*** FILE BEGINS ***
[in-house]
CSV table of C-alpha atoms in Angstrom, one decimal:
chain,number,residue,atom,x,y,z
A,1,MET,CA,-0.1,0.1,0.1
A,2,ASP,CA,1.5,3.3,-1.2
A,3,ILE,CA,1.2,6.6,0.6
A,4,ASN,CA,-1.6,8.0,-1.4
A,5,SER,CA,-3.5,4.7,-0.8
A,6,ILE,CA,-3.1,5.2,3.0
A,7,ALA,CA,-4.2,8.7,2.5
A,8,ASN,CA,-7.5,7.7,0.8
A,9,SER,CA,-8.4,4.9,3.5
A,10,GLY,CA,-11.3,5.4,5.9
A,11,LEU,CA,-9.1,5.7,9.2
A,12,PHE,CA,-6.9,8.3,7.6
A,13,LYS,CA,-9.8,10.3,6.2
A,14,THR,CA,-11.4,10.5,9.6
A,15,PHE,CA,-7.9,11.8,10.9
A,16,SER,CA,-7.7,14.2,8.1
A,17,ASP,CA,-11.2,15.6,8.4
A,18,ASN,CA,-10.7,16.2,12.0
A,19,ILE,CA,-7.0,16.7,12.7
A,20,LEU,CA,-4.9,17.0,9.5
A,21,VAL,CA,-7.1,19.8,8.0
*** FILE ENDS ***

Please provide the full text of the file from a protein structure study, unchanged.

[in-house]
CSV table of C-alpha atoms in Angstrom, one decimal:
chain,number,residue,atom,x,y,z
A,1,MET,CA,-0.1,0.1,0.1
A,2,ASP,CA,1.5,3.3,-1.2
A,3,ILE,CA,1.2,6.6,0.6
A,4,ASN,CA,-1.6,8.0,-1.4
A,5,SER,CA,-3.5,4.7,-0.8
A,6,ILE,CA,-3.1,5.2,3.0
A,7,ALA,CA,-4.2,8.7,2.5
A,8,ASN,CA,-7.5,7.7,0.8
A,9,SER,CA,-8.4,4.9,3.5
A,10,GLY,CA,-11.3,5.4,5.9
A,11,LEU,CA,-9.1,5.7,9.2
A,12,PHE,CA,-6.9,8.3,7.6
A,13,LYS,CA,-9.8,10.3,6.2
A,14,THR,CA,-11.4,10.5,9.6
A,15,PHE,CA,-7.9,11.8,10.9
A,16,SER,CA,-7.7,14.2,8.1
A,17,ASP,CA,-11.2,15.6,8.4
A,18,ASN,CA,-10.7,16.2,12.0
A,19,ILE,CA,-7.0,16.7,12.7
A,20,LEU,CA,-4.9,17.0,9.5
A,21,VAL,CA,-7.1,19.8,8.0